Mike, same response as given to Daniel. I don't know what you mean by "what ever I set the little pressure release valve to". Are you speaking of the PRV, or are you talking about the regulator? Typically, when a compressor doesn't stop running, the air pressure continues going up until the PRV lets go. Is this happening with your compressor, or, is the compressor running and running bot not building pressure past a certain point? Bill
Question:I think the reed valve is not sealing, but it looks okay. Everything in the head looks clean and in good shape. The piston has good suction. What can I do to repair it if it all looks good?
Response: Howdy Mark. When the compressor is running, is there a puffing or a pulse of air out the intake valve? You might pull the intake filter and carefully place your finger near the intake port to feel if there is pressure. If no air is coming out, then logically the only place the compressed air can go is into the tank. Now, assuming that there is no mechanical issue with your compressor, then why isn't the pressure rising? Well, if you have a gasket failure inside the compressor head, then the air is simply moving back and forth inside, and not getting pushed into the tank at all.
Comments: Jun 07, 2010 - Found the problem - by: Mark
When I posted my original question, I thought that everything in the head looked good but I did not realize that there was another gasket and spacer still stuck to the head when I removed it. I removed the spacer and gasket and found that the gasket was blown out between the intake and exhaust ports. I made a gasket from cheap gasket material and it has been working good for over a month._____________________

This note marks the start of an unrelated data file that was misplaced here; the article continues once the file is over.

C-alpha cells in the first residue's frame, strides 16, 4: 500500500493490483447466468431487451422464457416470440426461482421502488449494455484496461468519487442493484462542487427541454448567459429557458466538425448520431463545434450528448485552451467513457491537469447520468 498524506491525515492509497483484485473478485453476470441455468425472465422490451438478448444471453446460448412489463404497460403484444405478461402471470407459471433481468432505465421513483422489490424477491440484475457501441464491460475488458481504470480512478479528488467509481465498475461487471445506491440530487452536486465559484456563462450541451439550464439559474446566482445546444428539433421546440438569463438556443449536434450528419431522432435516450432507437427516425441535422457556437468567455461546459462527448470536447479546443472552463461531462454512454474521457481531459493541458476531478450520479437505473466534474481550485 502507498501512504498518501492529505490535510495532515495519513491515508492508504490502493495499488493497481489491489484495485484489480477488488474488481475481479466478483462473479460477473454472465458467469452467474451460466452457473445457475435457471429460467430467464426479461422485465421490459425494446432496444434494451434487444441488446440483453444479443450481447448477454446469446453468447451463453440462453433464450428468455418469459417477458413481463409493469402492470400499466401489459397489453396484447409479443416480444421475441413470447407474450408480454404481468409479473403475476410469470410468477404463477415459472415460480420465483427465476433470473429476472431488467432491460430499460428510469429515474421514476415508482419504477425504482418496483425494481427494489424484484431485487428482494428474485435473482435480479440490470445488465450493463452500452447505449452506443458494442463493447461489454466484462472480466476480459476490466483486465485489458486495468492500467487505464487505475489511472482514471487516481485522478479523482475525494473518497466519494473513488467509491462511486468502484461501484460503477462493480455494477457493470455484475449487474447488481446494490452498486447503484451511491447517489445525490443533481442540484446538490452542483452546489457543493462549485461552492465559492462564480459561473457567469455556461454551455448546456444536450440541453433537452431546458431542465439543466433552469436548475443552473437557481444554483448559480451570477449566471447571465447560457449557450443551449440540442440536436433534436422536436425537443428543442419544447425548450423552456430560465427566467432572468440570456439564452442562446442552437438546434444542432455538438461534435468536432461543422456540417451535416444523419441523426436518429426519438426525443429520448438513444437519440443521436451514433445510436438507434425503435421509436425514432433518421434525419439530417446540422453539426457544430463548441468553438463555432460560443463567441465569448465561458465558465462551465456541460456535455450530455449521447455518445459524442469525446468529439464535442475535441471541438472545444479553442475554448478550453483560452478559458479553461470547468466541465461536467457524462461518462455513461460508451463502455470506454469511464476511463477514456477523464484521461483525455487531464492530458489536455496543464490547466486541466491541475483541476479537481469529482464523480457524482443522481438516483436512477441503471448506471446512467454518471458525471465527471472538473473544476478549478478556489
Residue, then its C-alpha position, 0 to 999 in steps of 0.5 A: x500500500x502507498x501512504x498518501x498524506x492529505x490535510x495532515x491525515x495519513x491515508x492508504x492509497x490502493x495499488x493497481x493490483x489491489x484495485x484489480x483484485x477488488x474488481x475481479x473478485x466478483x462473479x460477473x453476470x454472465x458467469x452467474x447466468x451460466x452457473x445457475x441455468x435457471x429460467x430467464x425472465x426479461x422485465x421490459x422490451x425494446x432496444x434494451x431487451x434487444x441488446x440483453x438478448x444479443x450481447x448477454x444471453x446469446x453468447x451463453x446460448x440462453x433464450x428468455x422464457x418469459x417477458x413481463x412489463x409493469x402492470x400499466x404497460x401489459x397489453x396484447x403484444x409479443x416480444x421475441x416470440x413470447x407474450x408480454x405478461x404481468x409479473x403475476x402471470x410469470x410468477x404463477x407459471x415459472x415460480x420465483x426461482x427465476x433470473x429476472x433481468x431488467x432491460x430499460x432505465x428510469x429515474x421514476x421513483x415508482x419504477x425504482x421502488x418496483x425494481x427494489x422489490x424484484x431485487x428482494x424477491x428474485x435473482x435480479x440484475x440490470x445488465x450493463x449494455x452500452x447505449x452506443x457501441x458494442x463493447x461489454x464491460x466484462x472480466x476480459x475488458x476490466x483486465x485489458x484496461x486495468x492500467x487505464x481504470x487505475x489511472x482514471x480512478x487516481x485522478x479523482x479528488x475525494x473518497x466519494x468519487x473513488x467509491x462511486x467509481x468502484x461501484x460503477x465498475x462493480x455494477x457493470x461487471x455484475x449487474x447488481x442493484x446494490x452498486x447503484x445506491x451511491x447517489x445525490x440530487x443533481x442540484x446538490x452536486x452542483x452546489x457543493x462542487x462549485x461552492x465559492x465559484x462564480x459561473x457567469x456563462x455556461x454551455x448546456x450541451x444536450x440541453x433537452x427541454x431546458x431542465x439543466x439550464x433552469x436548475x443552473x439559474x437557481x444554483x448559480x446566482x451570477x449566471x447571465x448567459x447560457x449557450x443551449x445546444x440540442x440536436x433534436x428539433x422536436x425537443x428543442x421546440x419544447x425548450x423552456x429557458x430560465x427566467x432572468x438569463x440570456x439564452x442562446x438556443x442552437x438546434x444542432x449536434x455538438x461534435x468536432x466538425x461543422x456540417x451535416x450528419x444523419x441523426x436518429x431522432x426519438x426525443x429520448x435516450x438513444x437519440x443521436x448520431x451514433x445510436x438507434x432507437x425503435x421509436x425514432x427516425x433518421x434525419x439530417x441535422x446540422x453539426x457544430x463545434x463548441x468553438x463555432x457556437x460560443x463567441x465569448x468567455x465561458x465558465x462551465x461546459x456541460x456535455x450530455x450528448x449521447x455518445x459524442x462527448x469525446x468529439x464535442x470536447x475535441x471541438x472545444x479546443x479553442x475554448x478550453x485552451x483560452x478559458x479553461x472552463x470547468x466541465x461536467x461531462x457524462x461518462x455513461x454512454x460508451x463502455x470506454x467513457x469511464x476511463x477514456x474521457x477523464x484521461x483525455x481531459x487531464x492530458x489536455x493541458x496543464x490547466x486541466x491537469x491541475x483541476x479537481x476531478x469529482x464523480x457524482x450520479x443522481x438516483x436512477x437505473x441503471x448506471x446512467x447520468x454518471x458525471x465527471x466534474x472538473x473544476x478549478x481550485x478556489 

Glad to hear it's OK now Mark. Thanks for the update.
Question:Blows air out the fider on top of compressor and with not build pressure above 50 psi.
Response: Howdy Herbert. Sorry mate, I don't know what a "fider" on the top of the compressor is? If it is, perhaps, the intake port, and you have air coming out that, it would suggest to me that your intake valve has failed, and your compressor is pulling air in, and then some of it is blowing back out the intake port, and not into the tank. At 50 PSI, the intake and out-blow is almost equal, and the pressure won't get any higher. Just my thoughts... and, by the way, what the heck is a "fider"?
Comments: Apr 19, 2011 - air blowing out valve at the top of compressor... Will not build pressure beyond 40 psi - by: Darius
My compressor is doing the same thing. He called it a "fider" but it is some kind of brass valve at the top of the compressor. The air is getting sucked in through the air intake part of the compressor on the side & it is getting blown back out of the brass valve on top around 40-50 psi. What could be the problem here?___________________
It would help if we all knew what kind of compressor we are talking about. If it is a two cylinder compressor, the valve you speak of may be the PRV, and if air is blowing out of that at 50 PSI, then either there is back pressure blowing it open (an intake valve failing on the second cylinder) or the PRV itself is th problem.